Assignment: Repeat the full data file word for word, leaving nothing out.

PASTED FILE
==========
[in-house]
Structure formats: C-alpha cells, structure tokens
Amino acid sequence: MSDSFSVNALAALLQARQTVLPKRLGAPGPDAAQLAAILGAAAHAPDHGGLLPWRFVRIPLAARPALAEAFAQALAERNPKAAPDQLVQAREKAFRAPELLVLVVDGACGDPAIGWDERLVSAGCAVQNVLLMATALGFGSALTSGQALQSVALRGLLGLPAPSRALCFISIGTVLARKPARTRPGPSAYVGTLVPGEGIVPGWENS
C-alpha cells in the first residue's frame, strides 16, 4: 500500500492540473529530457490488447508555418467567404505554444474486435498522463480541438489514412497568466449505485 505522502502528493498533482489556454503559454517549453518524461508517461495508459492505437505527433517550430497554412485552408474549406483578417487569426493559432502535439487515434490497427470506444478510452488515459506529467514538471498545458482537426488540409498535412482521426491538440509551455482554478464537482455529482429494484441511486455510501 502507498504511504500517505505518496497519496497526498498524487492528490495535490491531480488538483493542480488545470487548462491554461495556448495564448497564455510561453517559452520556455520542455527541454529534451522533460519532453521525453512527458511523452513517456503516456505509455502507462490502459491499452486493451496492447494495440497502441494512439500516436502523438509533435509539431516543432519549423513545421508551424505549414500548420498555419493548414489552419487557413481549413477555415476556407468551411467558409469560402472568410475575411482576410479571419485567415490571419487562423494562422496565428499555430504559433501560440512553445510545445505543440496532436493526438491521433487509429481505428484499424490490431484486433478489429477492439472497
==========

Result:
[in-house]
Structure formats: C-alpha cells, structure tokens
Amino acid sequence: MSDSFSVNALAALLQARQTVLPKRLGAPGPDAAQLAAILGAAAHAPDHGGLLPWRFVRIPLAARPALAEAFAQALAERNPKAAPDQLVQAREKAFRAPELLVLVVDGACGDPAIGWDERLVSAGCAVQNVLLMATALGFGSALTSGQALQSVALRGLLGLPAPSRALCFISIGTVLARKPARTRPGPSAYVGTLVPGEGIVPGWENS
C-alpha cells in the first residue's frame, strides 16, 4: 500500500492540473529530457490488447508555418467567404505554444474486435498522463480541438489514412497568466449505485 505522502502528493498533482489556454503559454517549453518524461508517461495508459492505437505527433517550430497554412485552408474549406483578417487569426493559432502535439487515434490497427470506444478510452488515459506529467514538471498545458482537426488540409498535412482521426491538440509551455482554478464537482455529482429494484441511486455510501 502507498504511504500517505505518496497519496497526498498524487492528490495535490491531480488538483493542480488545470487548462491554461495556448495564448497564455510561453517559452520556455520542455527541454529534451522533460519532453521525453512527458511523452513517456503516456505509455502507462490502459491499452486493451496492447494495440497502441494512439500516436502523438509533435509539431516543432519549423513545421508551424505549414500548420498555419493548414489552419487557413481549413477555415476556407468551411467558409469560402472568410475575411482576410479571419485567415490571419487562423494562422496565428499555430504559433501560440512553445510545445505543440496532436493526438491521433487509429481505428484499424490490431484486433478489429477492439472497